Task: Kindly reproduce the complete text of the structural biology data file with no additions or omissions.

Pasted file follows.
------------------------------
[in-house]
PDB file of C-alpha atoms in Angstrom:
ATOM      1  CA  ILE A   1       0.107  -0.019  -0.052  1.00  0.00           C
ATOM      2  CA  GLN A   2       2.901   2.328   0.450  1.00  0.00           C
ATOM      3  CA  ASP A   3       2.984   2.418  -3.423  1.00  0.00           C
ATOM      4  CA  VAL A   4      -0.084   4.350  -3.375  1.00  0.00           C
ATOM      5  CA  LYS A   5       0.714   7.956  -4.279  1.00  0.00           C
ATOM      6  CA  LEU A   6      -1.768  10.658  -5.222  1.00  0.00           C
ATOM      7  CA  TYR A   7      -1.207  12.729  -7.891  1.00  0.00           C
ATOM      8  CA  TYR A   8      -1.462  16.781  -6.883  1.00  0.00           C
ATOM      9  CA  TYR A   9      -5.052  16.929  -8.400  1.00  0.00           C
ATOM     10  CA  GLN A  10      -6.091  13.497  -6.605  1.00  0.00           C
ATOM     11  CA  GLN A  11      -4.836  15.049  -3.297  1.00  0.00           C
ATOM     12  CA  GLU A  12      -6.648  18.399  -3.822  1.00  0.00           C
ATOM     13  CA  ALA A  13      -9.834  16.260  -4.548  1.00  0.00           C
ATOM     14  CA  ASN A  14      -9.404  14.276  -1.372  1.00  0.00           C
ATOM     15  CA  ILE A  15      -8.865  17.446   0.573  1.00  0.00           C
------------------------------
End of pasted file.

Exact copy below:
[in-house]
PDB file of C-alpha atoms in Angstrom:
ATOM      1  CA  ILE A   1       0.107  -0.019  -0.052  1.00  0.00           C
ATOM      2  CA  GLN A   2       2.901   2.328   0.450  1.00  0.00           C
ATOM      3  CA  ASP A   3       2.984   2.418  -3.423  1.00  0.00           C
ATOM      4  CA  VAL A   4      -0.084   4.350  -3.375  1.00  0.00           C
ATOM      5  CA  LYS A   5       0.714   7.956  -4.279  1.00  0.00           C
ATOM      6  CA  LEU A   6      -1.768  10.658  -5.222  1.00  0.00           C
ATOM      7  CA  TYR A   7      -1.207  12.729  -7.891  1.00  0.00           C
ATOM      8  CA  TYR A   8      -1.462  16.781  -6.883  1.00  0.00           C
ATOM      9  CA  TYR A   9      -5.052  16.929  -8.400  1.00  0.00           C
ATOM     10  CA  GLN A  10      -6.091  13.497  -6.605  1.00  0.00           C
ATOM     11  CA  GLN A  11      -4.836  15.049  -3.297  1.00  0.00           C
ATOM     12  CA  GLU A  12      -6.648  18.399  -3.822  1.00  0.00           C
ATOM     13  CA  ALA A  13      -9.834  16.260  -4.548  1.00  0.00           C
ATOM     14  CA  ASN A  14      -9.404  14.276  -1.372  1.00  0.00           C
ATOM     15  CA  ILE A  15      -8.865  17.446   0.573  1.00  0.00           C